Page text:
On the monitoring side, the location of the smartphone user on a map is displayed by a web browser on the screen of a personal computer (Fig. 2(b)). In this case, the location of the Wi-Fi access point on the map must be registered in the cloud in advance. A timeline that indicates the user’s location (tourist site) each time location data are sent is displayed to the side of the map. As the user moves, a trail of marks remains on the map to indicate the past locations of the terminal. Clicking on a mark shows who was at that location and the time the person was there. The timeline also shows this information.

4.4 Communication

We added the communication function to facilitate communication of information concerning the trip among the travelers on a trip, and between travelers and their families at home, because content delivery is a passive function from the viewpoint of the traveler, and the monitoring function by itself does not impede the traveler’s movements. With this service (content delivery and terminal monitoring), the smartphone user must first start up the special app. To increase the user’s motivation to start up the service when they reach a destination, we decided that it was necessary to add a function that would increase the convenience to the traveler.

The communication function allows the smartphone user to attach messages and photos to the location currently displayed on their device. By touching the Write button on the web page displayed by the content delivery function, the user can upload a text message or photo taken with the smartphone. After uploading it, the message is displayed beside the point that marks the terminal location on the map and on the timeline (Fig. 2(b)). When messages for a point on the map are input on the monitoring side, the users that are near that point are notified that messages are available.

Displaying messages on the map in this way serves to both encourage the exchange of location-based information and provide a record of the trip that can be displayed when the trip is over.

5. Conclusion

As an example of a Wi-Fi LBS, we have described a visualization function applied to a service for the collection and delivery of information related to specific places using the Wi-Fi function that is built into smartphones.

The number of smartphone users will continue to increase, and Wi-Fi will grow as an important communication infrastructure for use outdoors as well as indoors. The visualization function that we have described is one use case of the Wi-Fi LBS class of services. For outdoor information services that use smartphones and Wi-Fi, we believe that many forms of services are possible, and that applications will expand to content delivery for ITS (intelligent transport systems) such as Wi-Fi access points set up by transportation organizations, the collection of local monitoring data with smartphones, and other services. In the future, we will continue to evaluate service visualization that offers even greater advantages and convenience to users and in which these and many other core technologies will be used.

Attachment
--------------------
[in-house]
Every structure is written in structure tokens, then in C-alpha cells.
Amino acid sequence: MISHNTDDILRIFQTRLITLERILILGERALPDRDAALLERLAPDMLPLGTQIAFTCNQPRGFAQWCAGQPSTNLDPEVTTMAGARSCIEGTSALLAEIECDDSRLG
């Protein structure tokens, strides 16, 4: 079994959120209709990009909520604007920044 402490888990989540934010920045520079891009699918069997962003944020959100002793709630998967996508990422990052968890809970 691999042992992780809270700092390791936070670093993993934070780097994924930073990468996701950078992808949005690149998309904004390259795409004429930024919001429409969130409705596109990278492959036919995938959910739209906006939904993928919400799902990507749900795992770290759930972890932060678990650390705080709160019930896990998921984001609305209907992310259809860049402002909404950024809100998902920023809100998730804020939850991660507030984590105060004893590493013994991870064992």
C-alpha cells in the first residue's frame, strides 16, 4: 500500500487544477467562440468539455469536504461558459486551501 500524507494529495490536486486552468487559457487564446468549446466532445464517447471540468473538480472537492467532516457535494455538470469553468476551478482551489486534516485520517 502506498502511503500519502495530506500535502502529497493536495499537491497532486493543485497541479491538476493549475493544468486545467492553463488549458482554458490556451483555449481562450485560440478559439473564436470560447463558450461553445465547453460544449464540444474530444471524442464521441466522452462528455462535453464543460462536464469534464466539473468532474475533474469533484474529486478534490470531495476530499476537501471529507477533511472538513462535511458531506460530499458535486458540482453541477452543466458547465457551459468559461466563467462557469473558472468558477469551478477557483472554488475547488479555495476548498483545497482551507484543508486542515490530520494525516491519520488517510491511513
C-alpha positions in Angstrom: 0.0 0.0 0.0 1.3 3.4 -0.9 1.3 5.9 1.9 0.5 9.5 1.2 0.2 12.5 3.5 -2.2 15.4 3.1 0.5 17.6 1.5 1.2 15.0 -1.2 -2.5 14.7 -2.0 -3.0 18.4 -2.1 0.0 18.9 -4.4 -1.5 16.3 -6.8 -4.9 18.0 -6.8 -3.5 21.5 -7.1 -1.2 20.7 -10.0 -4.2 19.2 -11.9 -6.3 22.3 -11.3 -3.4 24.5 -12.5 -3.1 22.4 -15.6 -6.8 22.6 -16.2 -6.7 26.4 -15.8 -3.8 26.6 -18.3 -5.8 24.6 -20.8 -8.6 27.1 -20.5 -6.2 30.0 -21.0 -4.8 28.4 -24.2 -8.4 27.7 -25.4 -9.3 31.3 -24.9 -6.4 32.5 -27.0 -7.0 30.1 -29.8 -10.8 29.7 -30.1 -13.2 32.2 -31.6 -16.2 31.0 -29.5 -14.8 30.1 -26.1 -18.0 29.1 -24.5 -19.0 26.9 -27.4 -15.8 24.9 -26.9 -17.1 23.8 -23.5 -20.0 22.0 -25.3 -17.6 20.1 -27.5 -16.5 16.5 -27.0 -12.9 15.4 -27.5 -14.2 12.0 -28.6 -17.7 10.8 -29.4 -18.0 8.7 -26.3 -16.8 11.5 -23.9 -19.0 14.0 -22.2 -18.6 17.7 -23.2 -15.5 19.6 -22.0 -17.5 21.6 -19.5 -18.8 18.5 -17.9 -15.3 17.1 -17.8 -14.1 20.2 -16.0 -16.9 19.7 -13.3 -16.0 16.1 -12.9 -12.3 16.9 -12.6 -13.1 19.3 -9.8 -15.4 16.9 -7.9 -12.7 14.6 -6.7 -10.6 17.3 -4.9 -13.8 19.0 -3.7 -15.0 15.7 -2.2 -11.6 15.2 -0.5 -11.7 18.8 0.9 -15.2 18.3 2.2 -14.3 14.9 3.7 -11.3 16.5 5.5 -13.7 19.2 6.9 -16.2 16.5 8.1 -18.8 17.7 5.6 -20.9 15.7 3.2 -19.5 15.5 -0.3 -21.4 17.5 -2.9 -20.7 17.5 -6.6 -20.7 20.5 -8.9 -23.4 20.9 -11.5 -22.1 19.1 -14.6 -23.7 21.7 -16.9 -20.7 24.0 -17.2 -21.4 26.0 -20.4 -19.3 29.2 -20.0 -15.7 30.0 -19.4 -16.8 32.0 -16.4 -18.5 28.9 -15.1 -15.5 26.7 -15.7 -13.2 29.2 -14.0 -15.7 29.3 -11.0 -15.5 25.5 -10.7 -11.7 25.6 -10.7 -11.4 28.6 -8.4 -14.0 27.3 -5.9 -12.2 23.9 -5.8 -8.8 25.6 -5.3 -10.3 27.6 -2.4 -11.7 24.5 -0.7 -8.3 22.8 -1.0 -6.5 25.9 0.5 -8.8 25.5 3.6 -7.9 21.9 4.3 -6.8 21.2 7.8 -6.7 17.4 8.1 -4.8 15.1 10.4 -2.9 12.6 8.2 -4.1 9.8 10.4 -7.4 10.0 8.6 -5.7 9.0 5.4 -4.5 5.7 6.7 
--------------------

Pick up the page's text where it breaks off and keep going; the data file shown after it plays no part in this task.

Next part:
[1] NTT R&D Forum 2013.
Manabu Okamoto
Senior Research Engineer, Supervisor, Innovative Service Architecture Project, NTT Service Evolution Laboratories.
He received the M.Design degree from Kyushu Institute of Design, Fukuoka, in 1991 and the Doctor of Design from Kyushu University, Fukuoka, in 2007. He joined NTT Electrical Communication Laboratories in 1991. Since then, he has been researching the acoustic design of various kinds of teleconferencing systems. He moved to NTT Cyber Solution Laboratories (now NTT Service Evolution Laboratories) in 2011. He is currently engaged in research on the system design and visualization of applications using smartphones. He is a member of the Institute of Electronics, Information and Communication Engineers (IEICE), the Acoustical Society of Japan, and IEEE.
Naoki Fujita
Researcher, Innovative Service Architecture Project, NTT Service Evolution Laboratories.
He received the B.E. degree from the Faculty of Science and Technology, Keio University, Kanagawa, in 2005 and the Master of Management of Technology from the Graduate School of Management of Technology, Tokyo Institute of Technology, in 2012. He was a system engineer at NTT WEST from 2005 to 2009. He moved to NTT Cyber Solutions Laboratories (now NTT Service Evolution Laboratories) in 2009. Since then, he has been researching information retrieval. He is currently engaged in research of the system design and visualization of applications using smartphones.
Goro Inomae
Research Engineer, Innovative Service Architecture Project, NTT Service Evolution Laboratories.
He received the M.Eng. degree from the Graduate School of Science and Technology, Keio University, Kanagawa, in 2004. He joined NTT Cyber Solutions Laboratories (now NTT Service Evolution Laboratories) in 2004. Since then, he has been researching protocols for new communication services and video streaming systems. He is currently researching system design and visualization of applications using smartphones. He is a member of the Information Processing Society of Japan.
Hiroyuki Tate
Senior Research Engineer, Supervisor, Innovative Service Architecture Project, NTT Service Evolution Laboratories.
He received the M.Sc. degree in Socio-Economic Planning from the University of Tsukuba, Ibaraki, in 1988. He joined NTT Telecommunication Networks Laboratories in 1988. Since then, he has been researching data modeling architecture of telecommunication management networks and large scale broadband content distribution systems and NGN (Next-Generation Network) server network architecture. He moved to NTT Service Evolution Laboratories in 2012. He is currently engaged in research on the system design and visualization of applications using smartphones and SaaS system design. He is a member of IEICE.